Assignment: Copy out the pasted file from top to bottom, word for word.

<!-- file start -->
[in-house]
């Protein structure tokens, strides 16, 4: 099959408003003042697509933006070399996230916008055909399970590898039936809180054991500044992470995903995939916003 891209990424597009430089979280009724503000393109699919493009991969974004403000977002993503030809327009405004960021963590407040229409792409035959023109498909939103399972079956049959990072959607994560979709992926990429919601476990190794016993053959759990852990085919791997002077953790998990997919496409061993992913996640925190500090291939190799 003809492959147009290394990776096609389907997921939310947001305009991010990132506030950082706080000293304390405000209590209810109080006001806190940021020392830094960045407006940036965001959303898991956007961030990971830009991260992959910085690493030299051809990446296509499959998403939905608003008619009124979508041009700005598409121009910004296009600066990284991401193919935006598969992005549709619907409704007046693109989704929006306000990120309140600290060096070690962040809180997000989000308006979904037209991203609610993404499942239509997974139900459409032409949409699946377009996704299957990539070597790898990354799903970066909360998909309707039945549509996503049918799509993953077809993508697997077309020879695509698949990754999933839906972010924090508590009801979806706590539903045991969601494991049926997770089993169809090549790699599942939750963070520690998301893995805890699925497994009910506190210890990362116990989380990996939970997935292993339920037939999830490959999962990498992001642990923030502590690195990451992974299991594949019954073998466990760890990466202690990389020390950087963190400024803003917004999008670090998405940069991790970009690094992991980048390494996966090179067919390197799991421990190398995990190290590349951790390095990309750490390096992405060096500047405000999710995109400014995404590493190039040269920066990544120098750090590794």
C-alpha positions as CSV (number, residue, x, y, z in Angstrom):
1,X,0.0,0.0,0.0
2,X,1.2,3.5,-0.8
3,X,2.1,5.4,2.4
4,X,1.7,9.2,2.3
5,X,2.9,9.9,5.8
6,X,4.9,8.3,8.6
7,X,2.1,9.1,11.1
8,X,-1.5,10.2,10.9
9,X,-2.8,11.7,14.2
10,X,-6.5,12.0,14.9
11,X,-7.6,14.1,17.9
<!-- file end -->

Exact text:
[in-house]
């Protein structure tokens, strides 16, 4: 099959408003003042697509933006070399996230916008055909399970590898039936809180054991500044992470995903995939916003 891209990424597009430089979280009724503000393109699919493009991969974004403000977002993503030809327009405004960021963590407040229409792409035959023109498909939103399972079956049959990072959607994560979709992926990429919601476990190794016993053959759990852990085919791997002077953790998990997919496409061993992913996640925190500090291939190799 003809492959147009290394990776096609389907997921939310947001305009991010990132506030950082706080000293304390405000209590209810109080006001806190940021020392830094960045407006940036965001959303898991956007961030990971830009991260992959910085690493030299051809990446296509499959998403939905608003008619009124979508041009700005598409121009910004296009600066990284991401193919935006598969992005549709619907409704007046693109989704929006306000990120309140600290060096070690962040809180997000989000308006979904037209991203609610993404499942239509997974139900459409032409949409699946377009996704299957990539070597790898990354799903970066909360998909309707039945549509996503049918799509993953077809993508697997077309020879695509698949990754999933839906972010924090508590009801979806706590539903045991969601494991049926997770089993169809090549790699599942939750963070520690998301893995805890699925497994009910506190210890990362116990989380990996939970997935292993339920037939999830490959999962990498992001642990923030502590690195990451992974299991594949019954073998466990760890990466202690990389020390950087963190400024803003917004999008670090998405940069991790970009690094992991980048390494996966090179067919390197799991421990190398995990190290590349951790390095990309750490390096992405060096500047405000999710995109400014995404590493190039040269920066990544120098750090590794």
C-alpha positions as CSV (number, residue, x, y, z in Angstrom):
1,X,0.0,0.0,0.0
2,X,1.2,3.5,-0.8
3,X,2.1,5.4,2.4
4,X,1.7,9.2,2.3
5,X,2.9,9.9,5.8
6,X,4.9,8.3,8.6
7,X,2.1,9.1,11.1
8,X,-1.5,10.2,10.9
9,X,-2.8,11.7,14.2
10,X,-6.5,12.0,14.9
11,X,-7.6,14.1,17.9